Title: Software Defined Networking

Time: 10:00am, May 18, 2010 (Tuesday)

Place: Main Building Lecture Hall of Network Research Center (中央主楼网络中心报告厅)

Speaker: Prof. Nick McKeown

          Electrical Engineering Department Computer Science Department Stanford University


The health of the Internet, of networking in general, is currently threatened by two troubling trends. First, the forwarding paths of routers switches have become increasingly complex, with much of the functionality embedded in custom hardware. Second, with so much focus on designing custom hardware, network management has languished in a comparatively primitive state. Moreover, end users are unable to innovate with new management techniques because networking software is mostly closed proprietary.

There is a big change happening. We believe the industry is heading towards Software Defined Networking (SDN), with the following attributes: (1)Software-Defined Forwarding: Forwarding functionality is defined by software, not custom hardware. (2)Separation of Control from Datapath: The software, intelligence, is being lifted up out of the datapath so that a global control plane can observe control the network in a unified way. (3)Open Interfaces: OpenFlow (www.openflow.org) is emerging as an open stard for the hardware interface, NOX (www.noxrepo.org), is an open-source software platform that provides global abstractions.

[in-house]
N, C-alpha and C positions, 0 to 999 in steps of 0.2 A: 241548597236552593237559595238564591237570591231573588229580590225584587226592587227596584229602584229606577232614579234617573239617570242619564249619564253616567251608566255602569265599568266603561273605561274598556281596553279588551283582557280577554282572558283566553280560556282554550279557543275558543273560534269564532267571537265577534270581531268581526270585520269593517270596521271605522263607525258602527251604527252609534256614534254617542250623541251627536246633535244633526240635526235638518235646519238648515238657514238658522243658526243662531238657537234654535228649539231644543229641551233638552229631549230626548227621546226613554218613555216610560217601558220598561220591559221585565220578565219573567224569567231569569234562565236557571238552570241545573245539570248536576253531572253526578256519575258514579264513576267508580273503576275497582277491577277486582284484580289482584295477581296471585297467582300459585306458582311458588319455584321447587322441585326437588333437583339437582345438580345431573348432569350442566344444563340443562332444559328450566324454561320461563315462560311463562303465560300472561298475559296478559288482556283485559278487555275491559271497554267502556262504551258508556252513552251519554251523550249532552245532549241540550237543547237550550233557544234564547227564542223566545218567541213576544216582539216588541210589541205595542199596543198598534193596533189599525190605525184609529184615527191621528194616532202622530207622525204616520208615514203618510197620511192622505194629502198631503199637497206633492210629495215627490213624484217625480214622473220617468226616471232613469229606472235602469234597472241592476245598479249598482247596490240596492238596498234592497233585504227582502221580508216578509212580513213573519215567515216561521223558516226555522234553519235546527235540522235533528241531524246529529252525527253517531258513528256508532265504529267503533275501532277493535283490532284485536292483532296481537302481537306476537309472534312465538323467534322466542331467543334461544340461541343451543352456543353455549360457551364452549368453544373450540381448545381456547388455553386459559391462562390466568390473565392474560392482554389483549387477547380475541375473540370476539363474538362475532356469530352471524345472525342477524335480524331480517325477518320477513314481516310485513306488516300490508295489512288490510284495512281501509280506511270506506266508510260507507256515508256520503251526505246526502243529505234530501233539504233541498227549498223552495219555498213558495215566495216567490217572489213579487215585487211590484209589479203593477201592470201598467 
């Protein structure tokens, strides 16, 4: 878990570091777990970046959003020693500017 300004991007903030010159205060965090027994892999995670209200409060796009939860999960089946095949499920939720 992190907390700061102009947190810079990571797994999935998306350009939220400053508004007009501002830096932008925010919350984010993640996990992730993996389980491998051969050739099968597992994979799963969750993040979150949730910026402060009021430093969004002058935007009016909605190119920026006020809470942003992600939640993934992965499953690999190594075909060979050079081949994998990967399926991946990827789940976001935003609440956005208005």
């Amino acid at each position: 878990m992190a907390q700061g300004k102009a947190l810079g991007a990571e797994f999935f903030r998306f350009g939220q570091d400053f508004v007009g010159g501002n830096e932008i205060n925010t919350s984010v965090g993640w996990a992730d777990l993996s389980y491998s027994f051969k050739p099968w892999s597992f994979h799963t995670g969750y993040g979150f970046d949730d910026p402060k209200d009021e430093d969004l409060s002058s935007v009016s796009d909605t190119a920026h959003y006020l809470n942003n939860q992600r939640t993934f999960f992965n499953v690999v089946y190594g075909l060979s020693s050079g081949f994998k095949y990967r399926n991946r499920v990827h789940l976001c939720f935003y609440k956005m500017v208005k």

Our goal is to promote the development use of Software-Defined Networking technologies. We are working to develop the technologies, stardize the interfaces, help companies adopt the SDN approach, deploy it in commercial networks, datacenters, on college campuses.


Nick McKeown (PhD/MS UC Berkeley ‘95/‘92; B.E Univ. of Leeds, ‘86) is a Professor of Electrical Engineering Computer Science, Faculty Director of the Clean Slate Program at Stanford University. From 1986-1989 he worked for Hewlett-Packard Labs in Bristol, Engl. In 1995, he helped architect Cisco‘s GSR 12000 router. In 1997 Nick co-founded Abrizio Inc. (acquired by PMC-Sierra), where he was CTO. He was co-founder CEO of Nemo ("Network Memory") , which is now part of Cisco.